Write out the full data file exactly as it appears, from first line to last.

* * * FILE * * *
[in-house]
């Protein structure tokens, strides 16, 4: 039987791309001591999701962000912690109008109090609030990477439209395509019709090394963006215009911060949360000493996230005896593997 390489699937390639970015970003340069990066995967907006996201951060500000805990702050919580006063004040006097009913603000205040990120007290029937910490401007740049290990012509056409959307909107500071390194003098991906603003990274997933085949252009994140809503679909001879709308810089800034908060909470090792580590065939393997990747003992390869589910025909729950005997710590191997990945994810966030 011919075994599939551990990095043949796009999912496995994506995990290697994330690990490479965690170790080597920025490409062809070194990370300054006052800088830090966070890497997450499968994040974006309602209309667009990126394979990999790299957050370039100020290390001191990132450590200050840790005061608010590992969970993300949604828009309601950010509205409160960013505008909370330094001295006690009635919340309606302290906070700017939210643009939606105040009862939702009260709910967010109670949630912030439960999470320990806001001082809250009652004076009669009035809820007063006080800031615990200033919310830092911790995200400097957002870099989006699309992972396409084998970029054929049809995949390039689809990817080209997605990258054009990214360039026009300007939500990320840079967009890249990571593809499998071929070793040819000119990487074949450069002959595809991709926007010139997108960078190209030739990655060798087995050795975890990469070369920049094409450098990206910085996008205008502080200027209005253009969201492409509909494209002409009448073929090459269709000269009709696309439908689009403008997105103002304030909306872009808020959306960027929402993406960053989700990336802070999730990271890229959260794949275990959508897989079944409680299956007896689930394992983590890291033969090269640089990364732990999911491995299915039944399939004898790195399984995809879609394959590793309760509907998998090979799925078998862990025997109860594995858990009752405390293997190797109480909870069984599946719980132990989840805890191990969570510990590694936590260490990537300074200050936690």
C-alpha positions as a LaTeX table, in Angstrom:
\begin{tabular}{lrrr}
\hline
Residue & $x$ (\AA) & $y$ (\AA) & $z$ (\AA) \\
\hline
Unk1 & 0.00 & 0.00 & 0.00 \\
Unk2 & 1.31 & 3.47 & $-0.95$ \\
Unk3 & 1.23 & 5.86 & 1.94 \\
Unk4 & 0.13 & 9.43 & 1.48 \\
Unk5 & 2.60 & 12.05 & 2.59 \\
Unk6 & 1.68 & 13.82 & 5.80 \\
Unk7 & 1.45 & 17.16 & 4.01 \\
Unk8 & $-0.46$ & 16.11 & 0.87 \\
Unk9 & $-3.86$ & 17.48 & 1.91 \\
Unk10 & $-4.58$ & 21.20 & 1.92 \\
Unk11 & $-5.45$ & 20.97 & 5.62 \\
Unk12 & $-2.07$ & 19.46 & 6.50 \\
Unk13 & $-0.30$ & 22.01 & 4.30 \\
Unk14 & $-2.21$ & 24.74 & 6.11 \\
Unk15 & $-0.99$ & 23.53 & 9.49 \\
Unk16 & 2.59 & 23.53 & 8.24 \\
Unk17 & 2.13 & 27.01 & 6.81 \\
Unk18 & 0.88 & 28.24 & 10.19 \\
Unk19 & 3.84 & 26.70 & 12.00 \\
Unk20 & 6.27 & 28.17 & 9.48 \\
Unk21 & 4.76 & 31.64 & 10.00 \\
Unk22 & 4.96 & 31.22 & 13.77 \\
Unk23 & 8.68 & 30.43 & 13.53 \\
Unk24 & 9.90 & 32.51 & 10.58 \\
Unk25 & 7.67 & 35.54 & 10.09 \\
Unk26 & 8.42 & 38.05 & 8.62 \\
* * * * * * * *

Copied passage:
[in-house]
């Protein structure tokens, strides 16, 4: 039987791309001591999701962000912690109008109090609030990477439209395509019709090394963006215009911060949360000493996230005896593997 390489699937390639970015970003340069990066995967907006996201951060500000805990702050919580006063004040006097009913603000205040990120007290029937910490401007740049290990012509056409959307909107500071390194003098991906603003990274997933085949252009994140809503679909001879709308810089800034908060909470090792580590065939393997990747003992390869589910025909729950005997710590191997990945994810966030 011919075994599939551990990095043949796009999912496995994506995990290697994330690990490479965690170790080597920025490409062809070194990370300054006052800088830090966070890497997450499968994040974006309602209309667009990126394979990999790299957050370039100020290390001191990132450590200050840790005061608010590992969970993300949604828009309601950010509205409160960013505008909370330094001295006690009635919340309606302290906070700017939210643009939606105040009862939702009260709910967010109670949630912030439960999470320990806001001082809250009652004076009669009035809820007063006080800031615990200033919310830092911790995200400097957002870099989006699309992972396409084998970029054929049809995949390039689809990817080209997605990258054009990214360039026009300007939500990320840079967009890249990571593809499998071929070793040819000119990487074949450069002959595809991709926007010139997108960078190209030739990655060798087995050795975890990469070369920049094409450098990206910085996008205008502080200027209005253009969201492409509909494209002409009448073929090459269709000269009709696309439908689009403008997105103002304030909306872009808020959306960027929402993406960053989700990336802070999730990271890229959260794949275990959508897989079944409680299956007896689930394992983590890291033969090269640089990364732990999911491995299915039944399939004898790195399984995809879609394959590793309760509907998998090979799925078998862990025997109860594995858990009752405390293997190797109480909870069984599946719980132990989840805890191990969570510990590694936590260490990537300074200050936690």
C-alpha positions as a LaTeX table, in Angstrom:
\begin{tabular}{lrrr}
\hline
Residue & $x$ (\AA) & $y$ (\AA) & $z$ (\AA) \\
\hline
Unk1 & 0.00 & 0.00 & 0.00 \\
Unk2 & 1.31 & 3.47 & $-0.95$ \\
Unk3 & 1.23 & 5.86 & 1.94 \\
Unk4 & 0.13 & 9.43 & 1.48 \\
Unk5 & 2.60 & 12.05 & 2.59 \\
Unk6 & 1.68 & 13.82 & 5.80 \\
Unk7 & 1.45 & 17.16 & 4.01 \\
Unk8 & $-0.46$ & 16.11 & 0.87 \\
Unk9 & $-3.86$ & 17.48 & 1.91 \\
Unk10 & $-4.58$ & 21.20 & 1.92 \\
Unk11 & $-5.45$ & 20.97 & 5.62 \\
Unk12 & $-2.07$ & 19.46 & 6.50 \\
Unk13 & $-0.30$ & 22.01 & 4.30 \\
Unk14 & $-2.21$ & 24.74 & 6.11 \\
Unk15 & $-0.99$ & 23.53 & 9.49 \\
Unk16 & 2.59 & 23.53 & 8.24 \\
Unk17 & 2.13 & 27.01 & 6.81 \\
Unk18 & 0.88 & 28.24 & 10.19 \\
Unk19 & 3.84 & 26.70 & 12.00 \\
Unk20 & 6.27 & 28.17 & 9.48 \\
Unk21 & 4.76 & 31.64 & 10.00 \\
Unk22 & 4.96 & 31.22 & 13.77 \\
Unk23 & 8.68 & 30.43 & 13.53 \\
Unk24 & 9.90 & 32.51 & 10.58 \\
Unk25 & 7.67 & 35.54 & 10.09 \\
Unk26 & 8.42 & 38.05 & 8.62 \\